For more details of Hattan’s extraordinary career, her training, and her lengthy master-student relationship with Monstery, see the following article:


pizzerchickenpicnics  asked:

Hi! I'm writing a character who's had no actual training in any kind of combat style, and isn't agile, but has lots of strength and endurance, and who's weapon of choice is a spiked club (basically, she fights like a bull). What would be a good strategy for her to use against an opponent who's weaker, but more accurate with his attacks and very well trained with a broadsword?

Well, she’s fucked.

I know that sounds harsh and I’m about to explain to why, if taken at face value, your character would get killed. We’re going talk about weapons, how they work, generalized versus specialized, and a concept called reach.

Reach or Distance: Distance to target i.e. how close do you have to be in order to hit the other guy. It’s very important to be able to judge distance in combat because the teeniest error in judgement can be the difference between a hit and an almost hit. While reach is a key part of hand to hand training, it’s even more vital when it comes to understanding weapon’s combat. Particularly, how different weapons play against each other. It shouldn’t shock you (though it surprises some people) that different weapons come in different lengths. The length of the weapon changes the weapon’s reach or distance it takes to hit an opponent.

This becomes more important when talking about theoretical combat between two different weapons, especially when the difference in length can be anywhere from a few inches to several feet. A few centimeters can be the difference between life and death, and there’s a rather vast difference in length between a longsword and a club.

Distance is important, because if the other guy can hit you before you can hit them then you’ve got problems. This is why the saying, “never bring a knife to a gunfight” exists. The thought process is if the guy twenty feet away has the gun and you’ve got a knife, you’re pretty thoroughly screwed.

I’m going to assume you meant a longsword when you said “broadsword” and not a Roman gladius. In this situation, the guy with the longsword can strike the girl with the club well before she reaches a range where she can hit him. He can do so safely and with far better defensive capabilities when it comes to deflecting her club, while the club on its own doesn’t provide much as a means of protection. It’s a solid offensive weapon in the right circumstances, but there’s a reason why it’s paired with the shield.

If she rushes to close the gap, she will get killed even more quickly.

Differences in Damage: This not about which weapon deals damage better, but the kind of damage they deal. The kind of damage they deal directly relates to how the weapon is designed to move, and as a result the path of movement it needs to take in order to achieve results.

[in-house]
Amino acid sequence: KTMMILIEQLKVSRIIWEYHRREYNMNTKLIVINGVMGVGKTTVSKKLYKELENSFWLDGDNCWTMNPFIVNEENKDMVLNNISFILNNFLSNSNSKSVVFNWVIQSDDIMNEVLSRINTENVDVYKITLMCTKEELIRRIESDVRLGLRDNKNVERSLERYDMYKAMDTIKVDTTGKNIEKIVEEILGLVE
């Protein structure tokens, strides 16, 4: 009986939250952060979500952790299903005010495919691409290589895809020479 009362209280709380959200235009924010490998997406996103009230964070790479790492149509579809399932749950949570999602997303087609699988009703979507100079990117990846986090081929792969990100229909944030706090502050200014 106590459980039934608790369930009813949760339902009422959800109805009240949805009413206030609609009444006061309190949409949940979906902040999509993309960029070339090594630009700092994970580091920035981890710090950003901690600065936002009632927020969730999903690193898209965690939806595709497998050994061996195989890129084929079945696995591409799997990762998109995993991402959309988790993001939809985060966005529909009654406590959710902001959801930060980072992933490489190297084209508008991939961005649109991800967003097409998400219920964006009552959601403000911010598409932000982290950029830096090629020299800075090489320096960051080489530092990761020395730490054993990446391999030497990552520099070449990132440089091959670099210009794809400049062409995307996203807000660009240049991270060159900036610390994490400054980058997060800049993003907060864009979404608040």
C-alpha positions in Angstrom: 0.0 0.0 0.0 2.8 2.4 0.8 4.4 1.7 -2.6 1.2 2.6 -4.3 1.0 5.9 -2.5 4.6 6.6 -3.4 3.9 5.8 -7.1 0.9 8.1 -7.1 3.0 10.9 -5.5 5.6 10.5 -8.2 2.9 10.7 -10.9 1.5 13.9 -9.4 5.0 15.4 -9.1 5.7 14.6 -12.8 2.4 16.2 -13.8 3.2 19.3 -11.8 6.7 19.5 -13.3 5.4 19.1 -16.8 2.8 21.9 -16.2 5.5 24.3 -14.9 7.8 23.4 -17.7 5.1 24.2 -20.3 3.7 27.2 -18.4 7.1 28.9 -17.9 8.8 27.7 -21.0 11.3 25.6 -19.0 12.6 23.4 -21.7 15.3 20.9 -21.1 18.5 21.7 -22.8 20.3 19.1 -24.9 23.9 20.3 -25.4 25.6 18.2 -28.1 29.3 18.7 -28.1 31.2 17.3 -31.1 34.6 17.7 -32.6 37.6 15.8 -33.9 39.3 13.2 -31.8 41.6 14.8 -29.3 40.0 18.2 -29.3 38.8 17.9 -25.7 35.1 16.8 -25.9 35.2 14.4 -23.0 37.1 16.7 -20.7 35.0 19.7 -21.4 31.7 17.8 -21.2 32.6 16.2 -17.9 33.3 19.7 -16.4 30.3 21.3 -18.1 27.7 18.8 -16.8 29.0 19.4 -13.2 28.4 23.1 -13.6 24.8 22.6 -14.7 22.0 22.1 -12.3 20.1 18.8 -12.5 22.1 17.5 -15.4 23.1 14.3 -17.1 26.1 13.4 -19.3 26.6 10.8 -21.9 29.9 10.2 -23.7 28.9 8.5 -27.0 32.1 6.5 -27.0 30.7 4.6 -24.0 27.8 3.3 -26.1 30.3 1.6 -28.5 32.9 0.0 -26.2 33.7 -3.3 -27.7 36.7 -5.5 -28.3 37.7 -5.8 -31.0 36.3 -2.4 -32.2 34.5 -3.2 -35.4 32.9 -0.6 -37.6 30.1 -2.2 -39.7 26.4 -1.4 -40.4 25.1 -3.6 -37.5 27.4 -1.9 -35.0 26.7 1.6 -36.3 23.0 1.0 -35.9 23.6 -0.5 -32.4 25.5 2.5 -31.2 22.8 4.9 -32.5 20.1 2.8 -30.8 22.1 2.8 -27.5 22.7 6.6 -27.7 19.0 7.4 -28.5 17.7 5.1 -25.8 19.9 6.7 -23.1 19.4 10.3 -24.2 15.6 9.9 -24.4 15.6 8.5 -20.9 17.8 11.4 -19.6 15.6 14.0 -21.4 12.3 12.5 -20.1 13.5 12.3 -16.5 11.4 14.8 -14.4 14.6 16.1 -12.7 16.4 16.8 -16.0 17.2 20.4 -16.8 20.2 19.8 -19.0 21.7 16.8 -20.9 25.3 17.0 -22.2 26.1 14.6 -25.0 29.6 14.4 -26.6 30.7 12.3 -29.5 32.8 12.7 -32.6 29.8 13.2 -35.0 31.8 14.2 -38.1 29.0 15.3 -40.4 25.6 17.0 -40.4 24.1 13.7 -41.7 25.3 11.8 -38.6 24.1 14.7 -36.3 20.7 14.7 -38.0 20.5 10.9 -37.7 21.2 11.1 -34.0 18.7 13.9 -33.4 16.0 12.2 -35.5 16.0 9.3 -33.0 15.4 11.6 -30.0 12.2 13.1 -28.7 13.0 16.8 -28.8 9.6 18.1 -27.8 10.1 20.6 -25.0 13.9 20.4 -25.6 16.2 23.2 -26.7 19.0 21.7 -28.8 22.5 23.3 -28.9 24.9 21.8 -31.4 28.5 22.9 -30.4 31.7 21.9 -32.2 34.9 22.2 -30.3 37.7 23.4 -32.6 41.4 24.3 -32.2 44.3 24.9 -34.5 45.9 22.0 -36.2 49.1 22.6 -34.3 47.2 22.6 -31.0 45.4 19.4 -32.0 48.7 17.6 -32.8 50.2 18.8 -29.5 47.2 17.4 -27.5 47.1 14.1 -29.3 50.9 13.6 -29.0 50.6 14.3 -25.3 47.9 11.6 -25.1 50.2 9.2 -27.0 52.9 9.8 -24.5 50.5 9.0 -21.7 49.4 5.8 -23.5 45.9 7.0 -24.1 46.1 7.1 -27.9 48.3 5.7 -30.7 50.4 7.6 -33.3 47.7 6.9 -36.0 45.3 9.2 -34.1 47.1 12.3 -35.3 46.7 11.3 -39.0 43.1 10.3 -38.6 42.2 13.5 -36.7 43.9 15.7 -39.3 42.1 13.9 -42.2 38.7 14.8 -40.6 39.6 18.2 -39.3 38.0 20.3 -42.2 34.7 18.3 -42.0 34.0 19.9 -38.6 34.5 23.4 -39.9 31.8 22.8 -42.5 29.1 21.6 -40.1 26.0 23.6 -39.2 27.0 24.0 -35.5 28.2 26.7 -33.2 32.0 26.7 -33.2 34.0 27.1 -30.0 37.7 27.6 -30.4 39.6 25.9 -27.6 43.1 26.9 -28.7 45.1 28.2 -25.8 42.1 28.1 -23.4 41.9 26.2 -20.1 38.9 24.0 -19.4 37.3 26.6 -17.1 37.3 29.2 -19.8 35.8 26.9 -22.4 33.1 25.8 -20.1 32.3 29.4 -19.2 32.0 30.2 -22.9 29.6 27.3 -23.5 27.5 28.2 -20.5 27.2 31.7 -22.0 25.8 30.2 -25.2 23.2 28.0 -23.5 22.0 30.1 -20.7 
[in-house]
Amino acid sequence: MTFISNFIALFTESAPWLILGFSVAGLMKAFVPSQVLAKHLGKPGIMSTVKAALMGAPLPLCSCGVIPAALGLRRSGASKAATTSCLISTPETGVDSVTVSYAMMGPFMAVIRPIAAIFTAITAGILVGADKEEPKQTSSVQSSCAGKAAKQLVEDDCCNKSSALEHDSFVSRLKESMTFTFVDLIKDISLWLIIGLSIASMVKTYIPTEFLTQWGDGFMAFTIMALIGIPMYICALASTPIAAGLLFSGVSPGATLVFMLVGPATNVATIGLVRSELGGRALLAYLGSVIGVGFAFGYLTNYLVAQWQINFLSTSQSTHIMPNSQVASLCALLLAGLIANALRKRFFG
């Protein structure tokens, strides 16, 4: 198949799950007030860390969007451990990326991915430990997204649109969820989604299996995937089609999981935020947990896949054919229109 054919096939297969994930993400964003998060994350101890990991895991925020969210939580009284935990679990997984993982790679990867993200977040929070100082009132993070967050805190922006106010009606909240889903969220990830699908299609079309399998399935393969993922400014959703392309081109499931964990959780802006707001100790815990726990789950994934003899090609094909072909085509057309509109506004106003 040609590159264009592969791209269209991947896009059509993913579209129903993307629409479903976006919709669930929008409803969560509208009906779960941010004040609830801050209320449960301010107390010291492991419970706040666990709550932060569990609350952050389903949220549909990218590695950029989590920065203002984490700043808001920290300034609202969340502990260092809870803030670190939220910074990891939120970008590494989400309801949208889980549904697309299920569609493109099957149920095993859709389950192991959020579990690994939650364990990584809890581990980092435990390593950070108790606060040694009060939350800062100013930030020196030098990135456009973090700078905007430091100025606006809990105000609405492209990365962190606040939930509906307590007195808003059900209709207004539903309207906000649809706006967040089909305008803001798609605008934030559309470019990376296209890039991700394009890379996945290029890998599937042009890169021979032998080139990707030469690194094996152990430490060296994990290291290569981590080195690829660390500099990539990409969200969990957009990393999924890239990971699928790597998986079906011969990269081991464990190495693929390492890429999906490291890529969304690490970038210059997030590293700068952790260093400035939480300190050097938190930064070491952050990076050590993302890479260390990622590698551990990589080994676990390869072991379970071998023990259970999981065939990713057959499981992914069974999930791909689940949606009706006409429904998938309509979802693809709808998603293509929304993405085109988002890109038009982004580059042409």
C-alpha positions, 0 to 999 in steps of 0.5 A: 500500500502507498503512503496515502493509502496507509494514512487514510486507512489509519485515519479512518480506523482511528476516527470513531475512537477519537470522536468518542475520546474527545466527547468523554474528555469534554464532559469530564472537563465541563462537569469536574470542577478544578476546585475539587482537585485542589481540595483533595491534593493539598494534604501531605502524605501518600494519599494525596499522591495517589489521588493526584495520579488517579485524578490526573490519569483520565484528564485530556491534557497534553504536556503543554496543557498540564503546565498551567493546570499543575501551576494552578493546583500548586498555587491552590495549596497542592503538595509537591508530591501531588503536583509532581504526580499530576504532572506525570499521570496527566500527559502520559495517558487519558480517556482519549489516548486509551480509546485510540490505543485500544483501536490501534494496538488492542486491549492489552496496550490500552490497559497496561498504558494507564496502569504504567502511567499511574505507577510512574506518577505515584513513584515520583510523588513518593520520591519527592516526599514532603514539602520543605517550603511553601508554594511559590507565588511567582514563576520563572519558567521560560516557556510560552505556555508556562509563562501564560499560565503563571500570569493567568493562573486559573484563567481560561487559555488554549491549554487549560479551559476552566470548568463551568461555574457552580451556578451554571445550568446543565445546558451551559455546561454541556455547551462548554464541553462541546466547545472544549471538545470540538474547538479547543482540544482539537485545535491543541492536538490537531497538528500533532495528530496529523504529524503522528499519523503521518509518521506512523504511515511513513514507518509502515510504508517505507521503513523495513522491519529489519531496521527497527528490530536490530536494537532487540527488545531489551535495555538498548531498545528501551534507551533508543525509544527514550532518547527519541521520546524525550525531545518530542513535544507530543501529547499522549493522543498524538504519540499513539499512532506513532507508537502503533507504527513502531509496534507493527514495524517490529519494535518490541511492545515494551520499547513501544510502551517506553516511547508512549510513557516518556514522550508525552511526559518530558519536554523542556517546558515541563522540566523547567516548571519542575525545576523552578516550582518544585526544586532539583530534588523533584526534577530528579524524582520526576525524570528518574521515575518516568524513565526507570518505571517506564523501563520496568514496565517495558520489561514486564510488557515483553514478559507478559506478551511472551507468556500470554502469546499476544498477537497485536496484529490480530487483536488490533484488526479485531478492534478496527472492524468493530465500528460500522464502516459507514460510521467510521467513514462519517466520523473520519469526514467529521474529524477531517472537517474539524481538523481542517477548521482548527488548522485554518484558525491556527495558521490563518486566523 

The club/mace/morningstar have weighted tips just like a bat. The idea that physical (weightlifting style) strength is necessary to wield them is a misnomer, you don’t need to be in order to wield them. The weapon is weighted so that it naturally achieves greater momentum when swung, the momentum is what achieves the strength behind the blow rather than the strength in the arm itself. Speed, ultimately, is more necessary to the success of the club than physical strength. The faster you swing, the greater your momentum, and the harder you hit as a result. The strength is in the force of impact.

Neat, huh? We tend to think the Europeans of the Middle Ages as dumb brutes or assume the Barbarian tropes, but they were efficient when it came to figuring out means of killing each other and overcoming obstacles… like armor.

The problem with club is that it’s short. This is not a problem when you’re most likely facing enemies that are unarmored and aren’t carrying weapons or carrying weapons of similar size, but it becomes one when facing a longer weapon. Especially one that is as deadly as the sword, especially when that sword is in the hands of someone who knows how to use it.

In Europe, the sword was the great generalist weapon. It’s somewhat akin to the modern handgun in terms of popularity and usefulness in a wide variety of situations. They’re both sidearms, but they can both fulfill roles outside their designed function. The sword is deadly.

Fiction often downplays just how deadly the longsword sword is. But trust me, it wouldn’t come in so many different variations or be the model Europeans kept coming back to if it didn’t work. It’s such a useful weapon that it became part of our cultural consciousness, surviving down in different forms through countless ages, to become a symbol of kingship.